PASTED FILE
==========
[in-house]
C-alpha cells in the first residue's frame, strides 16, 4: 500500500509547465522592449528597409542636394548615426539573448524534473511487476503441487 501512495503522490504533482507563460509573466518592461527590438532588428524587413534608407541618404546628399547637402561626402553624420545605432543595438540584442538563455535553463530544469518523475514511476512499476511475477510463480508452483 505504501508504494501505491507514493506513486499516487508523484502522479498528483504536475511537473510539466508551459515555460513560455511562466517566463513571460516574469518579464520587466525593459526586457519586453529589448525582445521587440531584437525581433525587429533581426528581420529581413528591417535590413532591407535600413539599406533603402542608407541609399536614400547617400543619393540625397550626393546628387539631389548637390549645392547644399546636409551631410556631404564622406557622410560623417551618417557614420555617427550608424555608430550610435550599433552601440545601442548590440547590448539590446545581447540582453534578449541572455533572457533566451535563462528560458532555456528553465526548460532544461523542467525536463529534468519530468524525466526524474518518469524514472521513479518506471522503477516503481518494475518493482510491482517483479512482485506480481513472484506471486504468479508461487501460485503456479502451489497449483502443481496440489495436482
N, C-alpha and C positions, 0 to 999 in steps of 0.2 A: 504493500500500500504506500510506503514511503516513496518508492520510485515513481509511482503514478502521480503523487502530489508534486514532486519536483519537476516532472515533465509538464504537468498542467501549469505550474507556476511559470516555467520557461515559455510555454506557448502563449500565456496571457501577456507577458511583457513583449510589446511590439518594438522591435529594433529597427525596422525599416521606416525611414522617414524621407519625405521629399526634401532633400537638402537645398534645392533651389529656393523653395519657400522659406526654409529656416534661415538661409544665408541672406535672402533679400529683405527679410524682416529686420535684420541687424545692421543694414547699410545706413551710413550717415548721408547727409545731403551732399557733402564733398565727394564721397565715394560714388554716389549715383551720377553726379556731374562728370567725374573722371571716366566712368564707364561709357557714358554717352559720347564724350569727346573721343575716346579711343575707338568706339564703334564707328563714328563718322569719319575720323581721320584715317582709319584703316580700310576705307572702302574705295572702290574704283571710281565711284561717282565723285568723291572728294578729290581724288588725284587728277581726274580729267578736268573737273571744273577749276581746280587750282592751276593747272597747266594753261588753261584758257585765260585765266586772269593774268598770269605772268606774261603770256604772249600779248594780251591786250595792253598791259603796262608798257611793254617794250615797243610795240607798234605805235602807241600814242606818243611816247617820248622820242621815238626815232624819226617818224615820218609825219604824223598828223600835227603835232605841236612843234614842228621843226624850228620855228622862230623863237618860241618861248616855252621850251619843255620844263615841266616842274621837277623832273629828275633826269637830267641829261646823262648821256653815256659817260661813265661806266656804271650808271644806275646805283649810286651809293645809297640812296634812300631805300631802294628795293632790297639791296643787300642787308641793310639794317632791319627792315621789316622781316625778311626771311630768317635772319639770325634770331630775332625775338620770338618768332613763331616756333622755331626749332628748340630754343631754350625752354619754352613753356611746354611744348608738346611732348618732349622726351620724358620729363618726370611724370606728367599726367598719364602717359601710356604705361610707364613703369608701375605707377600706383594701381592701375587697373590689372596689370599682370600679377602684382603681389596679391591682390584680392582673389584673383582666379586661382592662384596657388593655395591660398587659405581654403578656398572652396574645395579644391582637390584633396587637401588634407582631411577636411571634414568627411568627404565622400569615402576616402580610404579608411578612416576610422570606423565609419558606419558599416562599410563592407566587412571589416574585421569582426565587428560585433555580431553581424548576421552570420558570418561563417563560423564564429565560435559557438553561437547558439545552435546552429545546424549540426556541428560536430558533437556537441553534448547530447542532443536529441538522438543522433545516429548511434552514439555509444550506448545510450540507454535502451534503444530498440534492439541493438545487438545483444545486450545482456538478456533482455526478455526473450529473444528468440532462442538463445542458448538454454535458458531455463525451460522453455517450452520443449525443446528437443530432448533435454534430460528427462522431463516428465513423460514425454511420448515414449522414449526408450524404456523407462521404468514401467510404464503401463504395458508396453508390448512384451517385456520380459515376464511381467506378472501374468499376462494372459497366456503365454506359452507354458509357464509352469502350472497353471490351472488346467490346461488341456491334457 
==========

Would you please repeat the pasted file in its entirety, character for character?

[in-house]
C-alpha cells in the first residue's frame, strides 16, 4: 500500500509547465522592449528597409542636394548615426539573448524534473511487476503441487 501512495503522490504533482507563460509573466518592461527590438532588428524587413534608407541618404546628399547637402561626402553624420545605432543595438540584442538563455535553463530544469518523475514511476512499476511475477510463480508452483 505504501508504494501505491507514493506513486499516487508523484502522479498528483504536475511537473510539466508551459515555460513560455511562466517566463513571460516574469518579464520587466525593459526586457519586453529589448525582445521587440531584437525581433525587429533581426528581420529581413528591417535590413532591407535600413539599406533603402542608407541609399536614400547617400543619393540625397550626393546628387539631389548637390549645392547644399546636409551631410556631404564622406557622410560623417551618417557614420555617427550608424555608430550610435550599433552601440545601442548590440547590448539590446545581447540582453534578449541572455533572457533566451535563462528560458532555456528553465526548460532544461523542467525536463529534468519530468524525466526524474518518469524514472521513479518506471522503477516503481518494475518493482510491482517483479512482485506480481513472484506471486504468479508461487501460485503456479502451489497449483502443481496440489495436482
N, C-alpha and C positions, 0 to 999 in steps of 0.2 A: 504493500500500500504506500510506503514511503516513496518508492520510485515513481509511482503514478502521480503523487502530489508534486514532486519536483519537476516532472515533465509538464504537468498542467501549469505550474507556476511559470516555467520557461515559455510555454506557448502563449500565456496571457501577456507577458511583457513583449510589446511590439518594438522591435529594433529597427525596422525599416521606416525611414522617414524621407519625405521629399526634401532633400537638402537645398534645392533651389529656393523653395519657400522659406526654409529656416534661415538661409544665408541672406535672402533679400529683405527679410524682416529686420535684420541687424545692421543694414547699410545706413551710413550717415548721408547727409545731403551732399557733402564733398565727394564721397565715394560714388554716389549715383551720377553726379556731374562728370567725374573722371571716366566712368564707364561709357557714358554717352559720347564724350569727346573721343575716346579711343575707338568706339564703334564707328563714328563718322569719319575720323581721320584715317582709319584703316580700310576705307572702302574705295572702290574704283571710281565711284561717282565723285568723291572728294578729290581724288588725284587728277581726274580729267578736268573737273571744273577749276581746280587750282592751276593747272597747266594753261588753261584758257585765260585765266586772269593774268598770269605772268606774261603770256604772249600779248594780251591786250595792253598791259603796262608798257611793254617794250615797243610795240607798234605805235602807241600814242606818243611816247617820248622820242621815238626815232624819226617818224615820218609825219604824223598828223600835227603835232605841236612843234614842228621843226624850228620855228622862230623863237618860241618861248616855252621850251619843255620844263615841266616842274621837277623832273629828275633826269637830267641829261646823262648821256653815256659817260661813265661806266656804271650808271644806275646805283649810286651809293645809297640812296634812300631805300631802294628795293632790297639791296643787300642787308641793310639794317632791319627792315621789316622781316625778311626771311630768317635772319639770325634770331630775332625775338620770338618768332613763331616756333622755331626749332628748340630754343631754350625752354619754352613753356611746354611744348608738346611732348618732349622726351620724358620729363618726370611724370606728367599726367598719364602717359601710356604705361610707364613703369608701375605707377600706383594701381592701375587697373590689372596689370599682370600679377602684382603681389596679391591682390584680392582673389584673383582666379586661382592662384596657388593655395591660398587659405581654403578656398572652396574645395579644391582637390584633396587637401588634407582631411577636411571634414568627411568627404565622400569615402576616402580610404579608411578612416576610422570606423565609419558606419558599416562599410563592407566587412571589416574585421569582426565587428560585433555580431553581424548576421552570420558570418561563417563560423564564429565560435559557438553561437547558439545552435546552429545546424549540426556541428560536430558533437556537441553534448547530447542532443536529441538522438543522433545516429548511434552514439555509444550506448545510450540507454535502451534503444530498440534492439541493438545487438545483444545486450545482456538478456533482455526478455526473450529473444528468440532462442538463445542458448538454454535458458531455463525451460522453455517450452520443449525443446528437443530432448533435454534430460528427462522431463516428465513423460514425454511420448515414449522414449526408450524404456523407462521404468514401467510404464503401463504395458508396453508390448512384451517385456520380459515376464511381467506378472501374468499376462494372459497366456503365454506359452507354458509357464509352469502350472497353471490351472488346467490346461488341456491334457 